BRAC founder: Why aid must refocus on the 'ultrapoor'

    Sir Fazle Hasan Abed remains unwavering about the cause he took on four decades ago. When we spoke with him recently in New York, he was, as he has always been, eager to talk about an idea that has become his trademark and underlines the model for eradicating poverty of what many consider the world’s largest nongovernmental organization.

    Abed and his team at BRAC focus on the ultrapoor, or those that survive on less than 50 cents per day. Extreme poverty, as widely defined, covers people living on $1.25 daily.

    As such, if lifting people from extreme poverty is a struggle, it’s an even bigger challenge to address the condition of the ultrapoor.

    “It’s the people who are really at the bottom of the pecking order in the village,” the multiaward-winning social worker told Devex President and Editor-in-Chief Raj Kumar on the sidelines of the 2013 Clinton Global Initiative annual gathering. “[T]hey are so marginalized that you find that … even microfinance organizations don’t touch them.”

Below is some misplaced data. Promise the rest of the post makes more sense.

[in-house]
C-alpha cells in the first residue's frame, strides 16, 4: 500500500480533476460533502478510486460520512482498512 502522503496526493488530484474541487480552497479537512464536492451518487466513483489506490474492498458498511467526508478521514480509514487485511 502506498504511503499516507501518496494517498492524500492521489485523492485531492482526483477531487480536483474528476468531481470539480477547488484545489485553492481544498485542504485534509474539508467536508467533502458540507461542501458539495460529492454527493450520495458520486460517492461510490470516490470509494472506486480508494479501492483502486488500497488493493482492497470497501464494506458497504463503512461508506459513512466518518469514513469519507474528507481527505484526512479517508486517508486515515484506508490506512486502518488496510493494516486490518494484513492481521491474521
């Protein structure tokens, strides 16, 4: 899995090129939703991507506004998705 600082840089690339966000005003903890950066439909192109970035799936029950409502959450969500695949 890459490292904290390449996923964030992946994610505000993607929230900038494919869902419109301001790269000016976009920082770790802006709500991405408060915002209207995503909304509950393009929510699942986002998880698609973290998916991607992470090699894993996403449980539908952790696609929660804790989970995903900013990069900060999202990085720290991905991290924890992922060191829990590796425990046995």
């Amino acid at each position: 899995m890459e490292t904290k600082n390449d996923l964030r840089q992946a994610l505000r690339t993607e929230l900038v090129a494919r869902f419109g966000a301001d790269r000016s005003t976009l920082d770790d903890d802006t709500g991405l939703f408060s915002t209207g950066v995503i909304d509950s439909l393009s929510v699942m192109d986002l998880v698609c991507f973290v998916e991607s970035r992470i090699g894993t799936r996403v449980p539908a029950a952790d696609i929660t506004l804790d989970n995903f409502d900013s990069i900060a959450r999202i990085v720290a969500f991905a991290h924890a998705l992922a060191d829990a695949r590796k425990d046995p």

For BRAC, helping the ultrapoor means addressing their condition at the family level.

    Abed explained: “The way it works [is that] we go into a village, let’s say 200 families and we say find the poorest 10 families in this village. So the villagers will sit down and they rank houses according to what they think would be the richest to the poorest and then there would be lots of debates about, is he the poorest from this family, that family should come here, things like that. So one whole day of discussions within the village, so we’ll come out with a poorest 10 or 20 families, and in Bangladesh it comes outs approximately 8-10 percent of the population that are very poor, then we start working these families.”

    Watch the above video for more of our interview with Sir Fazle Hasan Abed.

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    About the author

    • Eliza Villarino

      Eliza Villarino currently manages one of today’s leading publications on humanitarian aid, global health and international development, the weekly GDB. At Devex, she has helped grow a global newsroom, with talented journalists from major development hubs such as Washington, D.C, London and Brussels. She regularly writes about innovations in global development.

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